16 AUGUST 1845, Page 15


The Tiara and the Turban ; or Impressions and Observations on Character within the Dominions of the Pope and the Sultan. By S. S. Hill, Esq. In two volumes. Madden mid ifaltoim. Sydney and Melbourne ; with Remarks on the Present State and Future Prospecta of New South Wales, and Practical Advice to Emigrants of various classee: to which Is added, a Summary of the Route Home by India, Egypt, Rt. By Charles John Baker, Esq., of the Inner Temple, Barrister-at-law. Bmals and Elder. Pornor, The Ballad Poetry of Ireland. Edited by Charles Cavan Dufl.y. [Dnflys Library of Ireland] DuITY, D**M- FlerroN, My Marine Memorandum-book. By Hargrave Jennings. In three volumes. •Ireicfly.

THE TIARA AND THE THEBAN, ET MR. S. S. HILL. ACCORDING to Mr. Hill, there are three classes of travellers,—the young, who start with high hopes of the pleasure to be derived from novelty and variety ; the maturer mind, which has some object of study or inquiry, and amasses the largest amount of useful information ; the invalid or valetudinarian, who does not undertake a long and fatiguing journey of his own free will, but is prompted or driven by the hopes of finding a climate more fitted to his " case." To which of these classes Mr. Hill belongs, he does not expressly say ; but as he is not young, institutes many inquiries, and makes an inordinate number of reflections, it is pro- bable that he ranges himself partly under the second category ; whilst, as he seems ever running before the winter, and quite even Naples in Fe- bruary on account of the bad ireather, it appears certain that he partly falls under the last class.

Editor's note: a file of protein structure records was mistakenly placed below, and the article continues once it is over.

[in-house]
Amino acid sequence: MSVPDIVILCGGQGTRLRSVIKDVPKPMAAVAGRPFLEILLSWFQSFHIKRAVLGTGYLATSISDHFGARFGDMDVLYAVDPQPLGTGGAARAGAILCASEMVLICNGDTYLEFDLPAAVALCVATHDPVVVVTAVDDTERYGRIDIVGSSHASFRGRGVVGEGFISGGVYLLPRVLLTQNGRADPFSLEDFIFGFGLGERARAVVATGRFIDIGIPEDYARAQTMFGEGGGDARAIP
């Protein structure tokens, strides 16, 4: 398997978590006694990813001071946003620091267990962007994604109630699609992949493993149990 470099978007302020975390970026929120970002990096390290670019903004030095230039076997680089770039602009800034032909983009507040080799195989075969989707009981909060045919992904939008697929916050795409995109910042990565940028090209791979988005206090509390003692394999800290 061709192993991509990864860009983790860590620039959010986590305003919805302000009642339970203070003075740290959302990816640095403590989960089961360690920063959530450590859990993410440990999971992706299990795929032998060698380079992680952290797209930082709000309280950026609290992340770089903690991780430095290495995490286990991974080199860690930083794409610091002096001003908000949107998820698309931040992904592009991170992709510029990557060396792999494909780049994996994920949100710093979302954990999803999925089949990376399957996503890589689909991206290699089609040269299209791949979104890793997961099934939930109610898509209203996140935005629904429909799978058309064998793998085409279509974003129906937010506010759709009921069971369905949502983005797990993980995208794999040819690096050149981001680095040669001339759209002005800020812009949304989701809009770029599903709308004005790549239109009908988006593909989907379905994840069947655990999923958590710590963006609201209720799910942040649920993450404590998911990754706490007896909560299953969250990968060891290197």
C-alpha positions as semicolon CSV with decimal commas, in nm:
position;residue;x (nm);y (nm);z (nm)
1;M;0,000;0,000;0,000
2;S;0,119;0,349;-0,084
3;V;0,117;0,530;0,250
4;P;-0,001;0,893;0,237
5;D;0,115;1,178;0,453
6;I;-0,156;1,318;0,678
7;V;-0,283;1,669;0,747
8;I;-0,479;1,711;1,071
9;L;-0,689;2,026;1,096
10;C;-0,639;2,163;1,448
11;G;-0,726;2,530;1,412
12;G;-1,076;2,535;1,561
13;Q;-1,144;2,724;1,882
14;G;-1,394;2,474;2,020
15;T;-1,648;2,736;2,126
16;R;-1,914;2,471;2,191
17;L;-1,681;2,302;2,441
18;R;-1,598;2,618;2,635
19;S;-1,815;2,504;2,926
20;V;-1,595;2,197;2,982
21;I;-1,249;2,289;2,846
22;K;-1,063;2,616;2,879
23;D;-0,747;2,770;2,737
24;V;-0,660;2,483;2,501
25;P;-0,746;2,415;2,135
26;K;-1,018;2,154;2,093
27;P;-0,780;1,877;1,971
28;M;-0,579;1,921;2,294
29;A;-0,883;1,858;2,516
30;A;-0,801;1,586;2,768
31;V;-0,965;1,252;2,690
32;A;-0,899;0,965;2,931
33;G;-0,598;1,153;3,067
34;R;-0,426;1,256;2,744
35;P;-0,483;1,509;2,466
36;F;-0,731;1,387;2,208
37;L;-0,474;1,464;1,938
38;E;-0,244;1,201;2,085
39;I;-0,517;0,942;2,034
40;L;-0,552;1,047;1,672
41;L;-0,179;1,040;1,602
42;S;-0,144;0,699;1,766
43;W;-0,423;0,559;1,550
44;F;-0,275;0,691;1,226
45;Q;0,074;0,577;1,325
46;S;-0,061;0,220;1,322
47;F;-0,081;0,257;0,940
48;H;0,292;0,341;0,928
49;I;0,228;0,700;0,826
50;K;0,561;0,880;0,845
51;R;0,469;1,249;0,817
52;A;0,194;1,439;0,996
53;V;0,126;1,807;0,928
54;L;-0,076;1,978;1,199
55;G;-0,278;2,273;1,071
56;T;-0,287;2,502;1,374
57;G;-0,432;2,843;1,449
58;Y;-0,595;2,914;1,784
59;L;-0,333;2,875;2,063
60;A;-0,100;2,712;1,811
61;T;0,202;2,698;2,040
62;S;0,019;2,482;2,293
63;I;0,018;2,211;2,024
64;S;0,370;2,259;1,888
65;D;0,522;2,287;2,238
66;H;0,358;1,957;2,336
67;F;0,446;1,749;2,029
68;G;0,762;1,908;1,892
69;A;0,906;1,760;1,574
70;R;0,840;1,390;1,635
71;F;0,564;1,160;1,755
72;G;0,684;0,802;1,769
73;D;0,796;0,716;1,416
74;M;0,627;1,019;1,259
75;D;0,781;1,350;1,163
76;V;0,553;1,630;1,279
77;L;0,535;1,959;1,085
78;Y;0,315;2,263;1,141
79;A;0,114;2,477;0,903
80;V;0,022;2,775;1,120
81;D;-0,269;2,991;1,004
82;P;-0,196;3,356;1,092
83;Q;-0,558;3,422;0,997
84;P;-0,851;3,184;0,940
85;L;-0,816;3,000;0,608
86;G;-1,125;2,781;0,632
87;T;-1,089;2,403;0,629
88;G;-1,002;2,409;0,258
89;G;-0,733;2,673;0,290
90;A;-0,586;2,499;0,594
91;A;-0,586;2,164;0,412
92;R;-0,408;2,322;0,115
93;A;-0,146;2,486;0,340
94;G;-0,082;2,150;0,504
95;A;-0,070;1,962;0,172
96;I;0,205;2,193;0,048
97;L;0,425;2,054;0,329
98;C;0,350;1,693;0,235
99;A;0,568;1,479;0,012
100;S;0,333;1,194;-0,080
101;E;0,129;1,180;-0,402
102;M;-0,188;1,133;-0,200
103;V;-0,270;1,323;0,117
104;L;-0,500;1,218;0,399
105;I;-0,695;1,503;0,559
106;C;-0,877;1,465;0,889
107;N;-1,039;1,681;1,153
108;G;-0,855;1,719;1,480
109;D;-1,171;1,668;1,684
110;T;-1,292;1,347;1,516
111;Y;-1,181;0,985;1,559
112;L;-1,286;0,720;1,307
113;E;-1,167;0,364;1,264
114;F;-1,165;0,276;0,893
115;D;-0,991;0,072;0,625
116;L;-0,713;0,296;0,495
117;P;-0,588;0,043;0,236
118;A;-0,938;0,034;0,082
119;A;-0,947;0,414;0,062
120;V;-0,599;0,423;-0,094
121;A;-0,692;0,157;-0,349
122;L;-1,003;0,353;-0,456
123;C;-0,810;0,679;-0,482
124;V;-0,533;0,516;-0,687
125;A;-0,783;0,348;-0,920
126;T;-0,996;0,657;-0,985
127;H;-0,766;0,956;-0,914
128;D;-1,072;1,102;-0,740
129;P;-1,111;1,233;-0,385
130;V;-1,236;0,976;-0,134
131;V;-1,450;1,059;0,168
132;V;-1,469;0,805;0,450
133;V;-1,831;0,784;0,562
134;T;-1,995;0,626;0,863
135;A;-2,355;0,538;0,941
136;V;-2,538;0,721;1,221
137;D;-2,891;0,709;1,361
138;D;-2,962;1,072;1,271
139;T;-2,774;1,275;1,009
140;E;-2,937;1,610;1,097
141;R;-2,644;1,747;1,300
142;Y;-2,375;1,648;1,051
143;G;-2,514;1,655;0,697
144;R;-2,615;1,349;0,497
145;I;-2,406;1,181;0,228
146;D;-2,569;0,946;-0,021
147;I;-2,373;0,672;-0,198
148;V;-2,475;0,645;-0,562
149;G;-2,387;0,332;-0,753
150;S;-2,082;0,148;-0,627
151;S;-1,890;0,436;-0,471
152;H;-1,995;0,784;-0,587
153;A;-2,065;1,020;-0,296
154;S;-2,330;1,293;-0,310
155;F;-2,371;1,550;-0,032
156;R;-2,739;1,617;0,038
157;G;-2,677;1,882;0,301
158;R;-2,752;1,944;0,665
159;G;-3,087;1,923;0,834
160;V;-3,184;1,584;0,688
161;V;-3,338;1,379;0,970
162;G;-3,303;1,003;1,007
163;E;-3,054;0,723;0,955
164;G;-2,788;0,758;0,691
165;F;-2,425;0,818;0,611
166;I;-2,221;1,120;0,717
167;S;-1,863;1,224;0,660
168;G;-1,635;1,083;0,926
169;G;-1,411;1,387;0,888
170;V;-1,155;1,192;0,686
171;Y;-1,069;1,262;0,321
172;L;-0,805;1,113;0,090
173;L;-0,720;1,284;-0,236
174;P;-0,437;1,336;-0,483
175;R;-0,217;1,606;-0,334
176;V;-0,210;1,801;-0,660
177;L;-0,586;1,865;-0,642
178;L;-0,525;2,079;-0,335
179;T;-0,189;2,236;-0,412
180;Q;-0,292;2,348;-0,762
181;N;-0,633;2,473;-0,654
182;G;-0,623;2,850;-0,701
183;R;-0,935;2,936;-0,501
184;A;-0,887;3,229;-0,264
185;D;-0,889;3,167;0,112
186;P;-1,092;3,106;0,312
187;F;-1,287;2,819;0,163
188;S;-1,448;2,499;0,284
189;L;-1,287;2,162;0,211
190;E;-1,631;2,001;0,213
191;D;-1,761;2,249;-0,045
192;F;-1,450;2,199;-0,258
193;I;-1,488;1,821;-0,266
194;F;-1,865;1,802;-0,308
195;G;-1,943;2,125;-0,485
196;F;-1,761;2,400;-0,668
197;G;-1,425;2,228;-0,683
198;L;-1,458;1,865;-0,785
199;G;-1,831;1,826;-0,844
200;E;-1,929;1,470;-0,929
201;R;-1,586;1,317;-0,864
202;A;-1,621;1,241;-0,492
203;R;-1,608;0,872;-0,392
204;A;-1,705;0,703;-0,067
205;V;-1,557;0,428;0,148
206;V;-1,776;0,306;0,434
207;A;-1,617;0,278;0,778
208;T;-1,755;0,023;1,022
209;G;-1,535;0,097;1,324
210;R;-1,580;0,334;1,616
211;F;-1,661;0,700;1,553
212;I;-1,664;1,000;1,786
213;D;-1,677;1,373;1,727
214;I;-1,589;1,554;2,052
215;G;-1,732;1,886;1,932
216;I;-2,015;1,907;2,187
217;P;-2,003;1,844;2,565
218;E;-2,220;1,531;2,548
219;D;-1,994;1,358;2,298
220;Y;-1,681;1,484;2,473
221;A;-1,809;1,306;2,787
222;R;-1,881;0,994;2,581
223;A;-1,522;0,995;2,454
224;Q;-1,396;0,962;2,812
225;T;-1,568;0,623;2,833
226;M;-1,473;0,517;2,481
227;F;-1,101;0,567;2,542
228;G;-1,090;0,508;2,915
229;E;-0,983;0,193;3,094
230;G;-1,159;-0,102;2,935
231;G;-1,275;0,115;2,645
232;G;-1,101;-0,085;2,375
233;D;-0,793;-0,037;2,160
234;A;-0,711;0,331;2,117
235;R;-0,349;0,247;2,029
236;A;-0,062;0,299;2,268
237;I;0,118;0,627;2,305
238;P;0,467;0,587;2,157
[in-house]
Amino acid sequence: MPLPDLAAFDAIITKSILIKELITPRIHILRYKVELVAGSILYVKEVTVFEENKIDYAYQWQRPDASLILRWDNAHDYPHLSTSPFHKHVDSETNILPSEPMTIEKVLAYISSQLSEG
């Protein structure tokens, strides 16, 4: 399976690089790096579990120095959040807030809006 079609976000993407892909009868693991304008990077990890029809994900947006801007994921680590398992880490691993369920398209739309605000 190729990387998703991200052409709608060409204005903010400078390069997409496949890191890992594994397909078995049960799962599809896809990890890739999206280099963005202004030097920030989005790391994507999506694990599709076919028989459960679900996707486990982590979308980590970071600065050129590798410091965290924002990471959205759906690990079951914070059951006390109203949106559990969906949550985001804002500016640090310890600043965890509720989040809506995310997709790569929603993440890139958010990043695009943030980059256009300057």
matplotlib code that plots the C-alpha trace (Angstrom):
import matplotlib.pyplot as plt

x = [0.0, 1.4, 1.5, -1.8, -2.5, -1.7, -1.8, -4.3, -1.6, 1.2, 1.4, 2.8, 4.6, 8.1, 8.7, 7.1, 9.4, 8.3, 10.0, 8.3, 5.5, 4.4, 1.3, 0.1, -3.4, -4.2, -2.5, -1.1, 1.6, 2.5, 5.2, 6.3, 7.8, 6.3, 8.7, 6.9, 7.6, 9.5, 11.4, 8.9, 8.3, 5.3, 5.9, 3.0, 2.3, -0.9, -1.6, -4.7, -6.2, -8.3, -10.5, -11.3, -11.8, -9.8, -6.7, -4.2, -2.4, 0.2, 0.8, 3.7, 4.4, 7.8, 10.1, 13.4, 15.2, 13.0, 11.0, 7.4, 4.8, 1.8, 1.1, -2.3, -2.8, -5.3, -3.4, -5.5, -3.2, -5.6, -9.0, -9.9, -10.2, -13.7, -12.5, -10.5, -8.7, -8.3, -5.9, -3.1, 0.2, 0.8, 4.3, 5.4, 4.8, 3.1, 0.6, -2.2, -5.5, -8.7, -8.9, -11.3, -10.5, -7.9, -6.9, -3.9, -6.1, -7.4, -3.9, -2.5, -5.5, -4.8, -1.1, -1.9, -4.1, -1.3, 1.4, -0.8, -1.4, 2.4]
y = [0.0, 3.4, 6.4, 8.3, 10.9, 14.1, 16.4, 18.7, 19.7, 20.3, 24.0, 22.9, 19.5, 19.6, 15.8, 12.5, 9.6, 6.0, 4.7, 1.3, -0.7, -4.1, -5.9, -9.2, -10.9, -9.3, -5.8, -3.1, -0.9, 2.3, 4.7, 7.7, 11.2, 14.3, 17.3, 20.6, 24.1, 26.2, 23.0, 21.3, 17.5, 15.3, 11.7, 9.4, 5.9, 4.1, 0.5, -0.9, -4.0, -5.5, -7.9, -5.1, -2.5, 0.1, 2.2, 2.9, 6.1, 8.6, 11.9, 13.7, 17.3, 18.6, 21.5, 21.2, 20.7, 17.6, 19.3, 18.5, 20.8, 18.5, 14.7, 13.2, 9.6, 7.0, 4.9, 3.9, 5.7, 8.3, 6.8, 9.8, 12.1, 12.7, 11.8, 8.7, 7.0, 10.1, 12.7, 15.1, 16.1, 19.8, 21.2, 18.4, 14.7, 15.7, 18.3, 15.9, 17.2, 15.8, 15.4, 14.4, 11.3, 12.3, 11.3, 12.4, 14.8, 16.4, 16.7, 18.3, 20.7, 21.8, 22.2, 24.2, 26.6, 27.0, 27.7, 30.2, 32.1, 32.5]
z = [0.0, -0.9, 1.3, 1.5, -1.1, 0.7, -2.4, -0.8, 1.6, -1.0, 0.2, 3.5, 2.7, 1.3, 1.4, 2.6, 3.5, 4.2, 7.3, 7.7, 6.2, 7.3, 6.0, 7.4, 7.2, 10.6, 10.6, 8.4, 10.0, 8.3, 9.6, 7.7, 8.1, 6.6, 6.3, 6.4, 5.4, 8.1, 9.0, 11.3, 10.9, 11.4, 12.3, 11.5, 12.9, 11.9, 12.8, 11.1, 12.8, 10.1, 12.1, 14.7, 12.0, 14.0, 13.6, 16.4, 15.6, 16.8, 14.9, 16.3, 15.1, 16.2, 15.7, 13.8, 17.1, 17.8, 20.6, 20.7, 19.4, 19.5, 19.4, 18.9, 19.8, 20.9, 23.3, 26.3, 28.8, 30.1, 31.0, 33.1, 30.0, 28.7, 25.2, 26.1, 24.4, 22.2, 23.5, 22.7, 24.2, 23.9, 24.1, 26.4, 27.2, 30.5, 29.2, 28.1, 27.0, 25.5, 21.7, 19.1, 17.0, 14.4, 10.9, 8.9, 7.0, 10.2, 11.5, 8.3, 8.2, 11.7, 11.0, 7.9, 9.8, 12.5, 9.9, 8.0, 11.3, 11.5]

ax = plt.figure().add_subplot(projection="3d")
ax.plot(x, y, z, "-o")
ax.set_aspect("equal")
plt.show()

The title of The Tiara and the Turban by no means indicates with accuracy the character of Mr. Hill's book : the only manner in which the tiara and the turban are brought into connexion is a closing disquisition on Mahometanism and corrupted Christianity, in which the preference is assigned to the former. The volumes really consist of a journey from Paris to Constantinople ; rapid enough till Italy is reached, in order to escape the later autumn, but then lingering at particular places, and sometimes mere villages, when the fancy struck the traveller. Mr. Hill sojourned at Venice, Florence, Rome, and Naples, besides passing through such lesser show-places as Verona, Ferrara, Sienna. When "February fill dike" drove him from Naples, he visited Sicily; stopping a month at Messina. Thence he sailed in a Genoese vessel for Athens and Constan- tinople; with his sojourn at which city his tour in reality terminates, though we trace him to Smyrna and Syra on his return. The Tiara and the Turban differs from the usual narratives over this well-beaten track, in two points of view,—the number of our au- thor's travelling adventures ; a fulness and independence of reflection, which almost approaches the sermon. Mr. Hill appears to have been something of a cosmopolitan—to have had experiences of travel, though not in Europe, before he set out on his grand tour ; and he possesses the tolerance, approaching laxity, which an experience of various peoples, with their various modes and morals, is apt to produce. Intending to study the foreigners among whom he was travelling, Mr. Hill avoided his countrymen; and where they would not be avoided he cut them. At Naples, he boarded with a family in the outskirts ; at Messina, he formed a friendship with a priest; he made himself more at home with the at- tendants of the hotels than English travellers are in the habit of doing; and he threw himself more in the way of the people. This avoidance of the usual routine proceedings of tourists gave rise to many little inci- dents, illustrative of manners, character, or domestic life, which agree- ably relieve the usual common narrative of travellers. No sooner had he started than the youthful subject of a parting-scene was placed under his protection in the diligence ; and her story is curiously illustrative of French character. During his ascent of the Rhine, a priest he encoun- tered gave him a view of French religious opinion, which might tranquilhx. e all who are alarmed for the spread of Popery, and which view Mr. Hill confirms by his own knowledge during his residence at a Parisian professor's. At Rome, he became connected with another priest, who introduced him to some equivocal or indeed unequivocal characters. At Palermo, after wandering the streets benighted, he was indebted to a hospital or cha- ritable reception-house for a lodging. In short, scarcely did he visit a town or make a trip without encountering some little incident, or picking up some story of common life, which, though neither strange nor roman- tic, possesses an interest in its obvious truth and delineation of foreign society. His acquaintance with the clergy enabled him to get an insight into the workings of the rule of celibacy ; which he unfolds both by feet and argument, of by no means a spiritual kind.